Avionics News December 2014 - 14
In this monthly column, Ric Peri of the AEA's Washington, D.C., oﬃce, informs members of the latest regulatory updates.
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A EA V I C E P R ES I D E N T O F G OV E R N M E N T & I N D U ST RY A F FA I RS
The View from Korea
iming is everything, or so they say - whoever "they"
are. In October, my schedule had a conflict, and I
wasn't able to attend this year's National Business
Aviation Association Convention and Exhibition. I attended
NBAA 16 straight years, but it was not to be this year. Instead, I met with the aerospace industry in Seoul, Republic
But first, to set the record straight, let me quote Jean-Luc
Picard, a character of Star Trek fame: "Reports of my assimilation are greatly exaggerated." I have not left the Aircraft
Electronics Association. If you are one of the dozen or so
connections in my LinkedIn profile, I apologize for spamming
your inbox. Recently, I updated my LinkedIn profile, and it
distributed a broadcast email suggesting that my contacts congratulate me on my "new job." But I don't have a new job;
I simply updated my experience to reflect my election to the
ASTM board of directors, which occurred two years ago. The
AEA, like many of its member companies, encourages participation in public and private advisory boards, committees
and governance boards - as long as it supports the industry.
In the past, the AEA has been represented on academic advisory boards, trade association boards, accreditation boards, as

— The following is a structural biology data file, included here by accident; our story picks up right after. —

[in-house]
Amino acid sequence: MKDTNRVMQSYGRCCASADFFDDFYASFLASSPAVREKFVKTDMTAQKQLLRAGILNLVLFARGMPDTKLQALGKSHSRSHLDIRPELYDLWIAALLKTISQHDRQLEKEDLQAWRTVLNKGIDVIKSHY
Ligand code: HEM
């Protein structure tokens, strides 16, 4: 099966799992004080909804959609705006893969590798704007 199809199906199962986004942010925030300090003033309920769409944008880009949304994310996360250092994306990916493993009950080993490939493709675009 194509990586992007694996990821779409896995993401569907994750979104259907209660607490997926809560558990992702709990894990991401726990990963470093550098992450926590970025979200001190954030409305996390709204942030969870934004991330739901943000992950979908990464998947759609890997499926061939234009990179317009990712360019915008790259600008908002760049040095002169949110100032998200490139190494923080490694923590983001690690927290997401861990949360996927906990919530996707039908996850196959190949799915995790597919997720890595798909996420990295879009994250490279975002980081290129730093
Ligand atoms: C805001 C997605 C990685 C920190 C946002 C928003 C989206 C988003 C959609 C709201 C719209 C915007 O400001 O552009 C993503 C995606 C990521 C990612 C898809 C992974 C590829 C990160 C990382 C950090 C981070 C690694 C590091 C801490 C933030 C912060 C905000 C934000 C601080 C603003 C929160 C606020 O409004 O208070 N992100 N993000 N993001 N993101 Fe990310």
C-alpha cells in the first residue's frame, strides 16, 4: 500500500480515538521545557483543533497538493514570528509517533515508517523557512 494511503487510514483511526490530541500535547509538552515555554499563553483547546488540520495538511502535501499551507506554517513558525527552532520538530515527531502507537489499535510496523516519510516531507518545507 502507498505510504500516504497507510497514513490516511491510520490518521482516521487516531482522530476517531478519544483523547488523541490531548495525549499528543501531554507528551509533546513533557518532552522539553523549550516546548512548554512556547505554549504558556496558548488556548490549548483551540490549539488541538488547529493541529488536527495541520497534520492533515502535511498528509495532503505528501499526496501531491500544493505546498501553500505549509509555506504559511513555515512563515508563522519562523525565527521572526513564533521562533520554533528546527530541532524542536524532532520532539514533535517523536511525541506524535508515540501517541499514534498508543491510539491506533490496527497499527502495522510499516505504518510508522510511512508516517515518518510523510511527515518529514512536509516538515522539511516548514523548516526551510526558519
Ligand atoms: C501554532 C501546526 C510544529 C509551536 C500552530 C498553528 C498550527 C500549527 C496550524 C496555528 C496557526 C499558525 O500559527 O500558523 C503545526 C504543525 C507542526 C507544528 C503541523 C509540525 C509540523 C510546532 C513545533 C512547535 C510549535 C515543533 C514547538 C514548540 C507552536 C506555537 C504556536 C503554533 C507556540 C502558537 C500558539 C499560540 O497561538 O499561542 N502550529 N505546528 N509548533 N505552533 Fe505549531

well as local chambers of commerce. All in all, like the AEA
membership, the AEA generally believes in "giving back" to
the industry and our local communities.
The purpose of this introduction, other than confirm the
rumors of my departure are greatly exaggerated, is to challenge you to participate in the governance of your trade
association. The AEA always welcomes new ideas and leadership to a variety of committees. For example, if you have
interest in serving on the AEA Government and Industry
Affairs Committee, contact the committee chair, Mike
LaConto of Epps Aviation. For more information about serving on AEA committees, visit www.aea.net/committees.asp.
The purpose of my trip to Korea was to attend the fall
board of director's meeting for ASTM International. During
the board meeting, the directors visited with officials from
various industries who utilize the standards in their own
respective industry. In my case, those are the wiring and
system standards as well as the light sport airplane, and the
recent addition of the light aircraft standards (Part 23). Last
year, our board meeting was in Chicago and had a scheduled
visit to the Federal Aviation Administration's regional office,
only to have it postponed due to the government budget
crunch. However, I had the opportunity to visit the Argonne
National Laboratory, which I wrote about in the December
2013 issue of Avionics News. This year, our ASTM board's
outreach was to the aerospace industry in Korea.
The ASTM staff organized meetings with industry representatives to promote ASTM and, of course, our own businesses. Being one of three directors with an aviation background, I visited the Korean Ministry of National Defense
procurement office as well as Korea Aerospace Industries, a
South Korean aerospace company.
One of the first things I noticed when arriving in Seoul
was the number of rooftop helipads on many office buildings. After I asked a few questions, it became clear they are
more for firefighting and rescue, and emergency medical
services than corporate transportation. In fact, I only saw
one civil aircraft, or what appeared to be a civil aircraft, a
As measured by the aviation standards of Europe,